After decades of being accused of reinforcing racist and sexist stereotypes, Disney attempted to reframe the princess/girl-hero archetype with films like Pocahontas, Mulan and The Princess and the Frog. These films all featured young women of color. It's true that the girl heroes were strong, but their achievements often felt secondary to their romantic relationships.
Add to that, the way they were portrayed was often problematic: Viewers who were excited to see Disney's first black princess were dismayed when they realized that Tiana spent most of the movie as a frog. And for folks who know anything about colonial history, Pocahontas was a disappointment, too. The real life Pocahontas didn't fall in love with an English sailor — as a child, she was in fact forced to marry a white colonizer old enough to be her father.
Since then, Disney has made some progress in depicting strong, dynamic people of color. In 2016's Moana, the titular character's love for her people and her culture is the key to saving her island. And (though its protagonist wasn't a girl,) 2017's Coco was widely lauded for portraying Mexican culture in a thoughtful, beautiful way.
Which brings us to today's Disney heroines: Meg Murray and Shuri. They're compelling young women of color whose stories don't need to be bolstered by romantic love or sanitized history.
But what made Disney take such the leap to, once again, re-imagine its girl-hero?
UCLA professor and co-author of the annual Hollywood Diversity Report, Dr. Ana-Christina Ramón says the business conditions were right. While Disney might be aware of the social implications of the movies it makes, she says it's also aware of what's "going to improve the bottom line."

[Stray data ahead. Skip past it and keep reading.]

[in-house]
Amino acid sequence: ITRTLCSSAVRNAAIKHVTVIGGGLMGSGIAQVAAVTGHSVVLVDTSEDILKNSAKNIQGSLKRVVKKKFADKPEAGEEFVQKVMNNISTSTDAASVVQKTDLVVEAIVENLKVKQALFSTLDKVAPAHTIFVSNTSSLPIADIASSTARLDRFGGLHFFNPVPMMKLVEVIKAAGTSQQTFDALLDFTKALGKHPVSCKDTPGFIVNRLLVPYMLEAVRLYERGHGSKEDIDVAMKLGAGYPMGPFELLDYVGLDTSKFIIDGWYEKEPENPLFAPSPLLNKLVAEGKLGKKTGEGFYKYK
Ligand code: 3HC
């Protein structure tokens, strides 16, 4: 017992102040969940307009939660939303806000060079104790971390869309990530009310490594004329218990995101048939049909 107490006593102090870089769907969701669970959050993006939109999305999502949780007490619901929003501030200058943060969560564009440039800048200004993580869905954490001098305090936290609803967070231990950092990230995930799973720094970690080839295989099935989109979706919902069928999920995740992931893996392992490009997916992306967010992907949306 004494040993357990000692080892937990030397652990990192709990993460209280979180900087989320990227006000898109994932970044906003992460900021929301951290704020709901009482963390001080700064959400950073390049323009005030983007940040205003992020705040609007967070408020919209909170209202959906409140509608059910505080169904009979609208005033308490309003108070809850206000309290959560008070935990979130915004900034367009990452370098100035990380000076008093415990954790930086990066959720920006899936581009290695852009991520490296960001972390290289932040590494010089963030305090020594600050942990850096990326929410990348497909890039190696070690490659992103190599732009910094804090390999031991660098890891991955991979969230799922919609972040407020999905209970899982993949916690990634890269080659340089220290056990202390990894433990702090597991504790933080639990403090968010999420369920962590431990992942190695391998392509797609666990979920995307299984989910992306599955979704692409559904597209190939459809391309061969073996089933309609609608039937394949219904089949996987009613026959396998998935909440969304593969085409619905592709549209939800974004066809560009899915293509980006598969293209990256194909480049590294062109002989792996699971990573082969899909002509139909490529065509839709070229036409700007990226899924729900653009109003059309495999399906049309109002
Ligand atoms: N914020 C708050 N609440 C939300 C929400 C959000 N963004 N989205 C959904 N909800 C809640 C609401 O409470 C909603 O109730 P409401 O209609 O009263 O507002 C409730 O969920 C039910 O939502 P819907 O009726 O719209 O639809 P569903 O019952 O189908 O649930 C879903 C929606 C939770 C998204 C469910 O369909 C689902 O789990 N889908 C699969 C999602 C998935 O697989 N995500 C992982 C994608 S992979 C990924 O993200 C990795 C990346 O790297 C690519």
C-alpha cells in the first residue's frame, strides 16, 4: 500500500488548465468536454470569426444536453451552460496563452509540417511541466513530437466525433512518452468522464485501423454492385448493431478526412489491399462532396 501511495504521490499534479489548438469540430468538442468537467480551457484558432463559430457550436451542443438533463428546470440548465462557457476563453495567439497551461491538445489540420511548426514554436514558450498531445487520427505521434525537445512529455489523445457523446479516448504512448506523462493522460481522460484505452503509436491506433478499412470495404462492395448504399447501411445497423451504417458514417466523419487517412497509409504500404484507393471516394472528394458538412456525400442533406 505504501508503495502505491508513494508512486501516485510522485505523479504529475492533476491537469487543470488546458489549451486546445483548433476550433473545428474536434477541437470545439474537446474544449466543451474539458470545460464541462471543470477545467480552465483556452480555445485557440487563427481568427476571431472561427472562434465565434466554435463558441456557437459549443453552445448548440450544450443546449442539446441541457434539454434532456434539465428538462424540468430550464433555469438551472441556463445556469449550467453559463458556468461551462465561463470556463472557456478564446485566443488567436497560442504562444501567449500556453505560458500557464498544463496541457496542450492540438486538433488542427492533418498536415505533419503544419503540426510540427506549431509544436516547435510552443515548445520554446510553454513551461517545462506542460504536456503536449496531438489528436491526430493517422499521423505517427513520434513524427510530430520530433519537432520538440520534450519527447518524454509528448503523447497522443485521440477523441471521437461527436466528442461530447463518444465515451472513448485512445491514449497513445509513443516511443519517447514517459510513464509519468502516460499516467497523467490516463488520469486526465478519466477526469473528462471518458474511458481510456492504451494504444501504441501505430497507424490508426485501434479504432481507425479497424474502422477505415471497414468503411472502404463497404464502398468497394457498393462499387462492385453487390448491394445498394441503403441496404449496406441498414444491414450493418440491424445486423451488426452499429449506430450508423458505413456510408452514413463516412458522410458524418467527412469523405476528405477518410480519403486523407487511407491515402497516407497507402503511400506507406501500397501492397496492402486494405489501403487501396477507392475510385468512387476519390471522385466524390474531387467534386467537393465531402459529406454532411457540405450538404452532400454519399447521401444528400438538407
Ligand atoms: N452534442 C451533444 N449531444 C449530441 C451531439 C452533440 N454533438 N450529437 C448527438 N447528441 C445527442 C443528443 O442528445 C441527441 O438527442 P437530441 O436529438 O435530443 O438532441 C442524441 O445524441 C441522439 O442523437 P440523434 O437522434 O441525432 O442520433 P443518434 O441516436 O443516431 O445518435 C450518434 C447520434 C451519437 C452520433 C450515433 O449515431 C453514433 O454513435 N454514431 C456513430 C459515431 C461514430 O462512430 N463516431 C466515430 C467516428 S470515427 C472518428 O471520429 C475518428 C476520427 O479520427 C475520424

The most recent figures from the Motion Picture Association of America show that Latinos account for 23 percent of frequent movie-goers, while African-Americans and Asians represent a combined 26 percent of frequent movie-goers. So bringing Meg and Shuri to the big screen made business sense.
Ramón added that Disney saw these box office trends play out in two ways. The live action reboots of Cinderella and Beauty and the Beast — in which both traditional Disney princesses were made more independent — were the 9th highest grossing film of 2015 and the second highest grossing film of 2017, respectively.
And when it came to racial diversity, Disney, the parent company of Marvel Films, took the hint from the success of its superhero movies. According to Ramón, "the comic book franchise [had] been established already, so [Disney could] slowly bring in diversity with secondary characters throughout these stories... [They introduced] Falcon, [an African-American character] played by Anthony Mackie — he's the sidekick to Captain America. So they introduced a little diversity, but they [didn't] make it the main plotline."
Ramón says there is still work to be done before girl-heroes of color who aren't black become the norm. That's because Hollywood executives still tend to think of diversity in black and white. "When they think about Asian and Latino audiences, they tend to think of immigrant audiences, or they're not what they consider mainstream," she says.
But Ramón says that the success of movies like Marvel's Black Panther and A Wrinkle in Time underscores what the research from the Hollywood Diversity Report has proved time and again: people – regardless of their race — want to see more racial diversity on the screen.
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